Perhaps the problems with the film may have been overcome had 'Sleepwalking' found a way to end its story with a genuine sense of completion. Sadly, the formless direction makes the climax feel not so much like a resolution as the simple fade-out to another scene -- although there is meaning to the characters' final actions, the sameness of the film's construction drains of it any potency. One also has to wonder what the film's ultimate message is supposed to be -- that kidnapping is superior to foster care? Such mixed messages only further thwart any intended resonance. Though well-acted and obviously made with passion, somehow, despite all of the good intentions behind 'Sleepwalking,' the film just fails to come together. Sadly, here is a film whose title proves only all too apt.
Starz/Anchor Bay offers 'Sleepwalking' in a 1080p/AVC MPEG-4 encode (1.85:1). The film's realistic visual style and lack of pizzazz offer little in the way of high-def thrills, however -- this is simply a solid presentation of rather dull material.
The color palette of 'Sleepwalking' is desaturated to the point of appearing drained. Skintones look like the pale faces of ghosts, while there is not a bright primary color to be found. The image is certainly stable, however, with no chroma noise or smearing present, and the cold, chilly exteriors are well displayed. The source is in fine shape, with nice blacks and well-balanced contrast. The image never has much depth, however, with a somewhat flat look and sharpness that's not top-drawer. Detail is only average, though a few shots do boast a hint of three-dimensionality. The encode is clean, however, so considering the rather dull nature of the source, 'Sleepwalking' looks as good as it probably could.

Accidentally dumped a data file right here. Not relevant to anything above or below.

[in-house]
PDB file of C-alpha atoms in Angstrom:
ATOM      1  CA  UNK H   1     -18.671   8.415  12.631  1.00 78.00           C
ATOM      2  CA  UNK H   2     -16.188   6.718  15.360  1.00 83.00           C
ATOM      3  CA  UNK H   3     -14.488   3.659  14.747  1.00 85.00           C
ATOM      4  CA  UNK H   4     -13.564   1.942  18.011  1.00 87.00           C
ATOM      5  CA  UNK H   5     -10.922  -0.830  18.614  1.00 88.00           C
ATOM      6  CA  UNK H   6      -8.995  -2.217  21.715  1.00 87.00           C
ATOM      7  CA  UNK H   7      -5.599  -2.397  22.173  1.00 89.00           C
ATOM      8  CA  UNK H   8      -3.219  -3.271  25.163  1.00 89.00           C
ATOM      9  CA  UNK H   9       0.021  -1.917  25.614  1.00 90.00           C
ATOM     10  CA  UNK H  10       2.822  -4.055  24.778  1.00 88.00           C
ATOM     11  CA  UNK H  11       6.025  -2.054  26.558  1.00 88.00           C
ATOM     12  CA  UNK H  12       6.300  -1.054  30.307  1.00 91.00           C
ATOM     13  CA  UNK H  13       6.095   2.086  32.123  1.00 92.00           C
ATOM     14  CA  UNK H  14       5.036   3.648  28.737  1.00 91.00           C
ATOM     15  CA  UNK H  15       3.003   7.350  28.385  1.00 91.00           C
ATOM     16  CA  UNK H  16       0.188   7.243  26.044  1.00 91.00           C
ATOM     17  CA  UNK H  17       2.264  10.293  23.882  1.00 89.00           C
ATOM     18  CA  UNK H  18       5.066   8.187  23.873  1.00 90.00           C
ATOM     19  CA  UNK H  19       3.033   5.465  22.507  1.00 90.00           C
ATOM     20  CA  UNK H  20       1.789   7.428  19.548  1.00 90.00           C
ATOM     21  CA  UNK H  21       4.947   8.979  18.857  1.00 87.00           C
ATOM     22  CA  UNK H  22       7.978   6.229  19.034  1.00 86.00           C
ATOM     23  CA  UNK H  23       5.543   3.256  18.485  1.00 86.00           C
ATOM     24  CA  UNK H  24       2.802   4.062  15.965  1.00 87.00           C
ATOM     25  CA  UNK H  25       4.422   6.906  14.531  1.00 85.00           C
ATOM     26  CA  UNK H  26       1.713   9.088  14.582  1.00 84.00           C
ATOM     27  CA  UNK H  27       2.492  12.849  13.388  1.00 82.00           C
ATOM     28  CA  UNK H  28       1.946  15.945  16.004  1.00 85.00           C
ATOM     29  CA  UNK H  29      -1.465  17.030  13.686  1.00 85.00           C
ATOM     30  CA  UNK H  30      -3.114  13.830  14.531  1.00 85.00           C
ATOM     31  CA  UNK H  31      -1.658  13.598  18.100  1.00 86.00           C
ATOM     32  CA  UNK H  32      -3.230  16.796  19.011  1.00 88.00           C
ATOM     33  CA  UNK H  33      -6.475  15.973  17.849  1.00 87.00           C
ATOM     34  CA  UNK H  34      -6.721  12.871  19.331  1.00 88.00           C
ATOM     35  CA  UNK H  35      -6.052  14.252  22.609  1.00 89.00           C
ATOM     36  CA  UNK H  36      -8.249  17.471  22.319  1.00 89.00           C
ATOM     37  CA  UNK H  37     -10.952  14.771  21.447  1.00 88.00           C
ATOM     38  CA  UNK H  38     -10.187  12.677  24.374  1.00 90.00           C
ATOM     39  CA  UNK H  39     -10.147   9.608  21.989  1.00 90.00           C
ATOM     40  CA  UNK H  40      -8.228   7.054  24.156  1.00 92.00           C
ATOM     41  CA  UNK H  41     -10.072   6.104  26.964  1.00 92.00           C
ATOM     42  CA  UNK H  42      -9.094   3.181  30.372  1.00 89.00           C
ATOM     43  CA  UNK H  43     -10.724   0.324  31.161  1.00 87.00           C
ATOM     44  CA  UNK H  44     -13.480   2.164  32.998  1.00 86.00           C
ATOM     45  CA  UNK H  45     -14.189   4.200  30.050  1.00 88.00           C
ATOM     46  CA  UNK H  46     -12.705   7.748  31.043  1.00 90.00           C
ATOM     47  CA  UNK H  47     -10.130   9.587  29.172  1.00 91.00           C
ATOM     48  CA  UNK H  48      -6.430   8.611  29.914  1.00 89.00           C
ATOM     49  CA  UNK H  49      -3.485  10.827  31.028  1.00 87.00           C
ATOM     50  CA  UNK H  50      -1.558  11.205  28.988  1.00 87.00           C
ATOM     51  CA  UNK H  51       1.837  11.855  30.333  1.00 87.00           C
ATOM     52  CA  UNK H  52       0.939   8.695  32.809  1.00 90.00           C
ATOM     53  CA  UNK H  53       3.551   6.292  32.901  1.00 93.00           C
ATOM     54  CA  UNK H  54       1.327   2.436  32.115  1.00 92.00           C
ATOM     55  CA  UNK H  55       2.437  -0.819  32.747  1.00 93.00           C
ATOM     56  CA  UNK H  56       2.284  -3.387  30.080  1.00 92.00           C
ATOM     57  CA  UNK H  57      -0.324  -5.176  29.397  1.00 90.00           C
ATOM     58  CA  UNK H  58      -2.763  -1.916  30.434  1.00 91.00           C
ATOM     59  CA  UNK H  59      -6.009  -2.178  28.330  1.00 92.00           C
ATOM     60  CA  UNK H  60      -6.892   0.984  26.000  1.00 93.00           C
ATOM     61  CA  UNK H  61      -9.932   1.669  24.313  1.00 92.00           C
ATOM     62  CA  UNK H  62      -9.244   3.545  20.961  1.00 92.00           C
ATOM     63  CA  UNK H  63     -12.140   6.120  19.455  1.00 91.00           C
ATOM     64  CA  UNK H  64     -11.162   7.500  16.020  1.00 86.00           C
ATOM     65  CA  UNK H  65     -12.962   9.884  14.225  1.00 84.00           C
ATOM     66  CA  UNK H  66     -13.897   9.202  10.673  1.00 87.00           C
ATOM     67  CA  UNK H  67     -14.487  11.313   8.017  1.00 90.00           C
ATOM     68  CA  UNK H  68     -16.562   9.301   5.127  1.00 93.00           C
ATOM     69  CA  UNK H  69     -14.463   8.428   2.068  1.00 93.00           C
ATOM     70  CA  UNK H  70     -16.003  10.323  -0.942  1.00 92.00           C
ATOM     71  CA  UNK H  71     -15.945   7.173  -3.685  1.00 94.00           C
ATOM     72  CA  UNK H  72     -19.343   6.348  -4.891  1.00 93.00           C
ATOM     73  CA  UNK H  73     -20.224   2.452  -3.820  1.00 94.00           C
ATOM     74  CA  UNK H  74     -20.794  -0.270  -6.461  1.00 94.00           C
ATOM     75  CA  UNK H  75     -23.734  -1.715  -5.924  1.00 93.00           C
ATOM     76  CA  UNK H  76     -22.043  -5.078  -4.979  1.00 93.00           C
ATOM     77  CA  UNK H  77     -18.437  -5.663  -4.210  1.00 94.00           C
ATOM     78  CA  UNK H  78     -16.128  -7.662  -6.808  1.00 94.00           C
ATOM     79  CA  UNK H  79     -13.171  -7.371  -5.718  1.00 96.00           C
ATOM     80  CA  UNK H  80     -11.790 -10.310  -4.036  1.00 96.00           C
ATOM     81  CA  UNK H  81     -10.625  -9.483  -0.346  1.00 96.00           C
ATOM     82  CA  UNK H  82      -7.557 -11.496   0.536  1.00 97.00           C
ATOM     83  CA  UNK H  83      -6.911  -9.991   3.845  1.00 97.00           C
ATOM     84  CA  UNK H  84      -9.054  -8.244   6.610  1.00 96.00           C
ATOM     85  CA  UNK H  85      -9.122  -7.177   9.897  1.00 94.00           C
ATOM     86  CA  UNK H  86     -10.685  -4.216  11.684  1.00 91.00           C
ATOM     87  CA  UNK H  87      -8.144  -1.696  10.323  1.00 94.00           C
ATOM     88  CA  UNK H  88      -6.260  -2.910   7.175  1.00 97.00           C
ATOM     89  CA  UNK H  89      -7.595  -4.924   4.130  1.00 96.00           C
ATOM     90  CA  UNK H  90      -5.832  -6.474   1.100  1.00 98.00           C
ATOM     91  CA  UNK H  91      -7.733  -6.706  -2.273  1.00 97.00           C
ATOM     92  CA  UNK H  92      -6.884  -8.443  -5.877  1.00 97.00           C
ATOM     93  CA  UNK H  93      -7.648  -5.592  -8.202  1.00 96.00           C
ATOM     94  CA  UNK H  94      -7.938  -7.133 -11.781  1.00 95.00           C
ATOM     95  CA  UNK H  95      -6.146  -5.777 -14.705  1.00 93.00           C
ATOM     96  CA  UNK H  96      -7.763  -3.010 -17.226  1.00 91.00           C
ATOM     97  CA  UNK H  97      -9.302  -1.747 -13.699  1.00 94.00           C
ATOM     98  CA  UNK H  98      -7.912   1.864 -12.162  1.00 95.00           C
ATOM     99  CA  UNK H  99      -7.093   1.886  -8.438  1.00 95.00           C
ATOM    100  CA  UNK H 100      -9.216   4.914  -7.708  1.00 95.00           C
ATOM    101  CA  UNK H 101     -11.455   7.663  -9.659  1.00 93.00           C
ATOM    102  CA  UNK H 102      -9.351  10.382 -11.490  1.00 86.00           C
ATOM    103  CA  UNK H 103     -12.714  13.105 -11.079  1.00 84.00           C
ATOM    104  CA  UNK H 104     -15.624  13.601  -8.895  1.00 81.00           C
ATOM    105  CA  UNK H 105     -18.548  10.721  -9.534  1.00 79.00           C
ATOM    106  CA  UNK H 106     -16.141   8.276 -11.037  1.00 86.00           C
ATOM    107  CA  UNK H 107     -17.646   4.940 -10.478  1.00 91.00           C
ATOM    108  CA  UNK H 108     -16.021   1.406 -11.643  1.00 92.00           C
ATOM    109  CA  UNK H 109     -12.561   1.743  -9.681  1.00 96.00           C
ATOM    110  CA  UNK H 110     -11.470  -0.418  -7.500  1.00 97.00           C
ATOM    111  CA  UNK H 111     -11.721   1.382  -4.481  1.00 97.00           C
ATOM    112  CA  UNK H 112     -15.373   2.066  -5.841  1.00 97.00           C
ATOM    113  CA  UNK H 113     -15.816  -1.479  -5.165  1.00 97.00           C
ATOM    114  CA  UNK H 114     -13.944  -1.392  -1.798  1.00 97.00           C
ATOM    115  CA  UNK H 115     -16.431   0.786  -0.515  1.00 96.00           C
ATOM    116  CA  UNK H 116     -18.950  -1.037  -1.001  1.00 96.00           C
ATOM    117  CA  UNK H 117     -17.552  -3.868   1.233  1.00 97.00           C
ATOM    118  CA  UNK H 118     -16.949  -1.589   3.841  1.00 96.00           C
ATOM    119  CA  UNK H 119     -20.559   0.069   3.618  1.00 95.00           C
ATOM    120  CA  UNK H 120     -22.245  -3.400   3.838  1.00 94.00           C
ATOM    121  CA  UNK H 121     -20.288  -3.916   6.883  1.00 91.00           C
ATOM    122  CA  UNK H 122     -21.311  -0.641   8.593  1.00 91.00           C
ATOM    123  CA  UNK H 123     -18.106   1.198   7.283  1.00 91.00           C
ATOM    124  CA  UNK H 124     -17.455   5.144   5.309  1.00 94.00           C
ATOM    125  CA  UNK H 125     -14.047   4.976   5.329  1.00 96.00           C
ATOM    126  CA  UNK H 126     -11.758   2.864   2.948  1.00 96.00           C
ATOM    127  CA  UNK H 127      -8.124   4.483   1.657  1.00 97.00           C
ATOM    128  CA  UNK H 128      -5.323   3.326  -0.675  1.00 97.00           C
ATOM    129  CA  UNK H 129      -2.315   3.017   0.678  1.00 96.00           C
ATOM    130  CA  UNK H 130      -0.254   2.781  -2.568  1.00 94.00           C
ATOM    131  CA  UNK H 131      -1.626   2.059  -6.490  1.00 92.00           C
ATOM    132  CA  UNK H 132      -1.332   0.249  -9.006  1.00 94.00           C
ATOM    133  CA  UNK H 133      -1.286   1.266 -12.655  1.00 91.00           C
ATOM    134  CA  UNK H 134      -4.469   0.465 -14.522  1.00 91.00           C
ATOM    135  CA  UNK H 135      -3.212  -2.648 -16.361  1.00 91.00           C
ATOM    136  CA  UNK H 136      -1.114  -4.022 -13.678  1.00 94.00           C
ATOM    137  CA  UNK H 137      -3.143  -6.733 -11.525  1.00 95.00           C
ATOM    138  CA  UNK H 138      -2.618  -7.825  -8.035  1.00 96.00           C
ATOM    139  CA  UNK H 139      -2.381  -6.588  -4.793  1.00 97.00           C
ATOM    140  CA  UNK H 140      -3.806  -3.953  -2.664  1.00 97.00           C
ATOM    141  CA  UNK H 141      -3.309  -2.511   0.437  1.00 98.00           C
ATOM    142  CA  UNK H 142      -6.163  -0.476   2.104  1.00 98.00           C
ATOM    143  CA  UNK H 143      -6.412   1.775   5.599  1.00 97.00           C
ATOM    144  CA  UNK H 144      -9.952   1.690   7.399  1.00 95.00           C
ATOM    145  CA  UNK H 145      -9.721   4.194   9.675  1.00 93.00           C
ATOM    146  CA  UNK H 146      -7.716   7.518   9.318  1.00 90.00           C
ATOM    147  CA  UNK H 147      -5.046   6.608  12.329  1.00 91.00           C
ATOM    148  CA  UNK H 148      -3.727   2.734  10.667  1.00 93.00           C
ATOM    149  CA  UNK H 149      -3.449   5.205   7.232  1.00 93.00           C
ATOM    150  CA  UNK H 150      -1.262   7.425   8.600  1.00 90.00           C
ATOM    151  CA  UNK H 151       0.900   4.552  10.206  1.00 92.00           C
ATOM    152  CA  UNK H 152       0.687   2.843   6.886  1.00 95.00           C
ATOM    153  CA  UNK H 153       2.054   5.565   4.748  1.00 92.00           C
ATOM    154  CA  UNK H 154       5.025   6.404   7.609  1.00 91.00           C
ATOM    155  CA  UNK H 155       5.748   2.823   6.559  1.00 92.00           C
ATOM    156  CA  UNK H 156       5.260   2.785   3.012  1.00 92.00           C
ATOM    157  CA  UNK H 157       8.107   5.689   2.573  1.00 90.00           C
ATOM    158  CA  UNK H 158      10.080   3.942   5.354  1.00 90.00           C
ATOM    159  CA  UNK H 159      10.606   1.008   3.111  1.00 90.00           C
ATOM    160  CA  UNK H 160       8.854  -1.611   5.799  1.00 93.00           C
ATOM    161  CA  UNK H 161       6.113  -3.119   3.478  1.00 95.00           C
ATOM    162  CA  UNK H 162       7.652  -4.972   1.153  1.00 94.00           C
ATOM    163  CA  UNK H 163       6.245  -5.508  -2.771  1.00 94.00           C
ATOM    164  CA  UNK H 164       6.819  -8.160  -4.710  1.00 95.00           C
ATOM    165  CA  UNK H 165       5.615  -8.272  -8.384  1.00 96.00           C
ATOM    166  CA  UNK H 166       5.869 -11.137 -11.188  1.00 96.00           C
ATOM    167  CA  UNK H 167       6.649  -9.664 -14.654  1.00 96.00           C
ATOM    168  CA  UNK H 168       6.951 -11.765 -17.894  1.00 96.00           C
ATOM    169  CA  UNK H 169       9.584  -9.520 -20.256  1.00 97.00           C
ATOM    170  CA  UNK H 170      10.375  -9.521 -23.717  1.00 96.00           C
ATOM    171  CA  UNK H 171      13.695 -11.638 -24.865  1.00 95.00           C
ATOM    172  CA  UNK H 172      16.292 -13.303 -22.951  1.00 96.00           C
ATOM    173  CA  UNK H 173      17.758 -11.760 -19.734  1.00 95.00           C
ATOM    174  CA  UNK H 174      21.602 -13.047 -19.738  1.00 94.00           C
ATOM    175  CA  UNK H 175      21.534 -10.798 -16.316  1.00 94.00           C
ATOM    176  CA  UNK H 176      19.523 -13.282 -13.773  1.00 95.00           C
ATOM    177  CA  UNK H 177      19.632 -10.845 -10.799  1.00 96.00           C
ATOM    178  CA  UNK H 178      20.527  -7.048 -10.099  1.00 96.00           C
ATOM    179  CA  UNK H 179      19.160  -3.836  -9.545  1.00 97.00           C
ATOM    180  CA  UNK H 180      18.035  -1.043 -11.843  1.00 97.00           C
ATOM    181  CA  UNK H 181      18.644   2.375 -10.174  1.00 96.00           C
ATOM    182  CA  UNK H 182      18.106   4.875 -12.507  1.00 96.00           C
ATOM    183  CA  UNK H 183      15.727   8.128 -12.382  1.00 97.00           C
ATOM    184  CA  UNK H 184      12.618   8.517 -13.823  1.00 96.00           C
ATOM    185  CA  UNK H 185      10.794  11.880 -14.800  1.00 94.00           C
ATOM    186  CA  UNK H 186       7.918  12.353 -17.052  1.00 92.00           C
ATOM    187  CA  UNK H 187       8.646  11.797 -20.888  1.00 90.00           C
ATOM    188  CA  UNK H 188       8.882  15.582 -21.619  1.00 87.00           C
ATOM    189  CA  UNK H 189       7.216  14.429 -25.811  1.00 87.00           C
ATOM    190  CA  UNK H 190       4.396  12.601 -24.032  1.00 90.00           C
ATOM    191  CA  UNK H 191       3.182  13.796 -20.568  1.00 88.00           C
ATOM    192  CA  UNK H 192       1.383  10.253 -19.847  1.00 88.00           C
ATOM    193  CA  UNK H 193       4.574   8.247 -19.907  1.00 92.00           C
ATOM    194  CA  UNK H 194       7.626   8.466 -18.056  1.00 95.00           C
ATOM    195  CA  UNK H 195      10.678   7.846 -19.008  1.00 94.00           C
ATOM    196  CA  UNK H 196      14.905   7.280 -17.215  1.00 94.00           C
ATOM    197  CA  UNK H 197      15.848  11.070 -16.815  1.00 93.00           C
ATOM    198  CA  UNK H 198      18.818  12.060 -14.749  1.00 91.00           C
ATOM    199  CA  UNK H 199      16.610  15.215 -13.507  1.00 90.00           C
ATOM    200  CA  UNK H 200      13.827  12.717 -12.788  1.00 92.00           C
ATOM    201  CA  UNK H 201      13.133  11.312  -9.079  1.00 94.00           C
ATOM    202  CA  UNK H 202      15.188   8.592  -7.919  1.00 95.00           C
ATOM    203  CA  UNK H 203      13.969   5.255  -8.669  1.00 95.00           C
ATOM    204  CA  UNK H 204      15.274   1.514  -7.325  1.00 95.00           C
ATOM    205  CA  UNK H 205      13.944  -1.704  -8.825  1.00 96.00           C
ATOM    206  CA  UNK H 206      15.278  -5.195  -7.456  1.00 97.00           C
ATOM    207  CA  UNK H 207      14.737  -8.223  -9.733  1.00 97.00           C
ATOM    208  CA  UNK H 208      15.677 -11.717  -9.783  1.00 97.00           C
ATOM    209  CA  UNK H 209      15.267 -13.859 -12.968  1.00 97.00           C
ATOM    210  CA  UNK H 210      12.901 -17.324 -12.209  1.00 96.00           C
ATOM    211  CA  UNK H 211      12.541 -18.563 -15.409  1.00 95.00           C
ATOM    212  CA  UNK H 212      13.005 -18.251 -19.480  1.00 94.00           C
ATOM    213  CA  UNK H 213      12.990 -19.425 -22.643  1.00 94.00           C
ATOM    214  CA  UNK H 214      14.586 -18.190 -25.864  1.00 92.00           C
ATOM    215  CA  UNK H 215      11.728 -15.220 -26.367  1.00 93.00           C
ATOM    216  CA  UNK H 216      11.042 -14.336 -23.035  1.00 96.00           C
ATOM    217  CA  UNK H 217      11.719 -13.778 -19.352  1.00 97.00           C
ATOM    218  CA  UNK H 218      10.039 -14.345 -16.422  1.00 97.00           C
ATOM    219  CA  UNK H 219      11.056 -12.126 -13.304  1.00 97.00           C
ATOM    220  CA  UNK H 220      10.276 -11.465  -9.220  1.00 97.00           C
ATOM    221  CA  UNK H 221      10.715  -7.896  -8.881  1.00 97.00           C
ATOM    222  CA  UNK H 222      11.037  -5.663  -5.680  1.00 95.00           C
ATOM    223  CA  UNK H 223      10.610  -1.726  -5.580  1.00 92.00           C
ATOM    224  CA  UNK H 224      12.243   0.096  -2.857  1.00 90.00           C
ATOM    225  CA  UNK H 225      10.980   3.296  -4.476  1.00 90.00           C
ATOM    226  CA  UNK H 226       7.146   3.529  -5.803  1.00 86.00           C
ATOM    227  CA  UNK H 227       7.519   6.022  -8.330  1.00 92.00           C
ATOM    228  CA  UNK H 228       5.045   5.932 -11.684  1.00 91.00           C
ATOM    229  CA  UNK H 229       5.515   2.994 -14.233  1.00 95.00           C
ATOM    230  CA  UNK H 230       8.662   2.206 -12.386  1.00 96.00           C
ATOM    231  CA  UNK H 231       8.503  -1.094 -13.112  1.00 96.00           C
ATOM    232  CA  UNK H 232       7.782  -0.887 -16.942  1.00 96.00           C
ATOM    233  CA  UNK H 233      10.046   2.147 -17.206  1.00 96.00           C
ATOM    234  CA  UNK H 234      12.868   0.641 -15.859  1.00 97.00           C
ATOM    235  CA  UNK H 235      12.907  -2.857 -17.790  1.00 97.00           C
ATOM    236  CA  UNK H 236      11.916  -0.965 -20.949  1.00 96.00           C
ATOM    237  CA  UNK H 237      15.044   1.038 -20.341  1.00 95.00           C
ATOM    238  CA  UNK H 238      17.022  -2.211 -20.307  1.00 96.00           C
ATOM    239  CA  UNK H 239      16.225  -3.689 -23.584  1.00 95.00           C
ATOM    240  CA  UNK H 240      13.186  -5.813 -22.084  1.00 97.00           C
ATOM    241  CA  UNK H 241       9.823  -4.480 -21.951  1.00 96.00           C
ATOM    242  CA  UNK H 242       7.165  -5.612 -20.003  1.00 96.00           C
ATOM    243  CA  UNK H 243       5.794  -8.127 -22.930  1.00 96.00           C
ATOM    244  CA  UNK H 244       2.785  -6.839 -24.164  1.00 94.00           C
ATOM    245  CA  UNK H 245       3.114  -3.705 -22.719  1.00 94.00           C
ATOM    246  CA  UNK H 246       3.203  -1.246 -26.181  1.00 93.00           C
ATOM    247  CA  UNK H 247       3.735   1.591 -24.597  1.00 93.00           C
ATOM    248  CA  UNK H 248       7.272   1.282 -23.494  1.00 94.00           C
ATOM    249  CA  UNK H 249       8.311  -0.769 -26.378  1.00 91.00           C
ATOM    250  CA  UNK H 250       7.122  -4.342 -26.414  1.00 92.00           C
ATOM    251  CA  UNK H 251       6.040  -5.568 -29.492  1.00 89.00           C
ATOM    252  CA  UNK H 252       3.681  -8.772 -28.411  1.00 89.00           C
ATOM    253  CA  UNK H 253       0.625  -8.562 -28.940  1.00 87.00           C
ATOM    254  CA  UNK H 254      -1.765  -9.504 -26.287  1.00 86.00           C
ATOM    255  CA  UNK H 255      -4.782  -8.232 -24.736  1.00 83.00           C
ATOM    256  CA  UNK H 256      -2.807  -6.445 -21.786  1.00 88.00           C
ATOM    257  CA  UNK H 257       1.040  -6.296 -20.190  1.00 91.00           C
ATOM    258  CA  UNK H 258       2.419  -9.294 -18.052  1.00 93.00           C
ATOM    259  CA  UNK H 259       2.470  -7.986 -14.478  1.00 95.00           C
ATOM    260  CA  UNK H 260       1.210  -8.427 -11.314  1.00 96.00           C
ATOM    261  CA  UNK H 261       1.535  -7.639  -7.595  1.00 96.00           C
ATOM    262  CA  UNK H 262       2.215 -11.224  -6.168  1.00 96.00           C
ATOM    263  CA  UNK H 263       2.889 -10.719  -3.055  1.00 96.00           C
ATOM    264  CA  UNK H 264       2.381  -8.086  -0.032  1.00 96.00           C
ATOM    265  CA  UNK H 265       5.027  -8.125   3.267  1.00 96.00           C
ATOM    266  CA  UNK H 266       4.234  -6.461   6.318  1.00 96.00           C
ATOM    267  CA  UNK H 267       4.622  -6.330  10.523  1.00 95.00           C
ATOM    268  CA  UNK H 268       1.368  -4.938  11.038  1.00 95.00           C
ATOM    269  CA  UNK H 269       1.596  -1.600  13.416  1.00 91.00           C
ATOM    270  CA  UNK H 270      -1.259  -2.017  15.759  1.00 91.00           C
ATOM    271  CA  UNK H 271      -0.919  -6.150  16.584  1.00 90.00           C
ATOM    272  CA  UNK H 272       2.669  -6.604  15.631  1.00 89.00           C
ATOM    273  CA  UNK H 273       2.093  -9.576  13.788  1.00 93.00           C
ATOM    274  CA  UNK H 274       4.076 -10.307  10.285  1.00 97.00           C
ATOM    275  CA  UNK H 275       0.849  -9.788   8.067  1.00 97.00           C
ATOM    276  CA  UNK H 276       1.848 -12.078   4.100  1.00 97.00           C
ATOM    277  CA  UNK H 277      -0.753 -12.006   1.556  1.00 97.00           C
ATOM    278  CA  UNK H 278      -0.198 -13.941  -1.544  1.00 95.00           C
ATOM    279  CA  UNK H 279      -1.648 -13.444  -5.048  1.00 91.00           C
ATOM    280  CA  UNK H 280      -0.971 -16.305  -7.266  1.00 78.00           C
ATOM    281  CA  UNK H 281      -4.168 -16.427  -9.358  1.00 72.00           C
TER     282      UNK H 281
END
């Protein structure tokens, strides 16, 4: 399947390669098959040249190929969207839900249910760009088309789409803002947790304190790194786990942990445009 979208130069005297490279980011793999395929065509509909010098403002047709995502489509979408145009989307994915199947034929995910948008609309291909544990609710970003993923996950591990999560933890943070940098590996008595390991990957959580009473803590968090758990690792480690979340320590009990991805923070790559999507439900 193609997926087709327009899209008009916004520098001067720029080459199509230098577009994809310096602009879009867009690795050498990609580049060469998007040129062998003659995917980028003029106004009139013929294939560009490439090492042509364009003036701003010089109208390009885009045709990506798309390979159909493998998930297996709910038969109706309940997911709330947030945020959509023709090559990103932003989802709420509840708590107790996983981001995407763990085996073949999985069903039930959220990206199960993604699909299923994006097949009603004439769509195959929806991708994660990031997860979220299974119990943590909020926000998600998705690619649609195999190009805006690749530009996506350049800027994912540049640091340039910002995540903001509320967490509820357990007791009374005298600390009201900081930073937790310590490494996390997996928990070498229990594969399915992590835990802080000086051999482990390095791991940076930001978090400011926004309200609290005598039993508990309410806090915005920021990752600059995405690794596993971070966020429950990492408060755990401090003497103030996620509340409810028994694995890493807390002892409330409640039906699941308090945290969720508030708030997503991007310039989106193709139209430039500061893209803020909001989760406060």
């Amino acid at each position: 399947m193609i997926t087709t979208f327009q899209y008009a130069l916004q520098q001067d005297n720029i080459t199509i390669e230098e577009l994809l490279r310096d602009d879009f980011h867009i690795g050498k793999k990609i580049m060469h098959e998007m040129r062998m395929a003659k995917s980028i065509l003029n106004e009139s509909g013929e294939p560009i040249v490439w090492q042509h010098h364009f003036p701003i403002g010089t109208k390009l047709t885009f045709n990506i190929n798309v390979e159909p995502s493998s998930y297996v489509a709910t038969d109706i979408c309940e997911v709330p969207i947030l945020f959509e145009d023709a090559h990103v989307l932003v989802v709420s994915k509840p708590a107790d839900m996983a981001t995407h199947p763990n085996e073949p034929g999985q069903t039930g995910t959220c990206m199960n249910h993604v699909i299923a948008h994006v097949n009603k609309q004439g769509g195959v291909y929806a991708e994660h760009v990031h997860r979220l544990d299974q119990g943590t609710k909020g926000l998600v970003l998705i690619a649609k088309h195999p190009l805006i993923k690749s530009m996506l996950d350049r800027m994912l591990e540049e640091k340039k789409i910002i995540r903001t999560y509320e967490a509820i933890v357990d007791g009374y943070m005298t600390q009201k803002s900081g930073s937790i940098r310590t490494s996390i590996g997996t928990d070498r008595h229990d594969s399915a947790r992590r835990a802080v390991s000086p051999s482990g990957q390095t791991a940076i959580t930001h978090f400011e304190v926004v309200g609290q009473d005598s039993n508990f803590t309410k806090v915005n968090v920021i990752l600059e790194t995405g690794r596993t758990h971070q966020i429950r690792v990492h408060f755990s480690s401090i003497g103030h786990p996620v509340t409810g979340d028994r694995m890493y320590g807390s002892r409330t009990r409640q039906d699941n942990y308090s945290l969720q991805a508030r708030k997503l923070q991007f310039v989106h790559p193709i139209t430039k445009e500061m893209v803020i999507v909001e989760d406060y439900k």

Two audio options are provided: PCM 5.1 Surround (48kHz/24-bit) and Dolby Digital 5.1 Surround (640kbps), both in English. The talky nature of 'Sleepwalking' offers next to no aural excitement.
The film is entirely dialogue-driven. It sounds clean if hardly expansive, and the relative low budget is sometimes obvious in the overdubs and ADR. The minimal piano score is meagerly placed in the mix, so there is little depth to the front soundstage. Surrounds are almost non-existent -- I'm not even sure I heard one discrete effect. Granted, the nature of 'Sleepwalking' doesn't need any big, booming theatrics, but as a high-def presentation, there is nothing to recommend it.
The supplements package is minimal -- this is largely promotional stuff. All video materials are also presented in 480p/i/MPEG-2 video only, with optional English SDH and Spanish subtitles.
'Sleepwalking' is that rare indie that feels like an indie -- it's surprising it got a theatrical release at all. As much as I wanted to embrace the film, it feels well-meaning if insignificant, and lacks much in the way of engaging characters or visual acumen. This Blu-ray is a straightforward presentation, with solid video and audio considering the material, and minor supplements. You can give 'Sleepwalking' a rent if you like "small," people-driven movies, though I can't say I found it very memorable.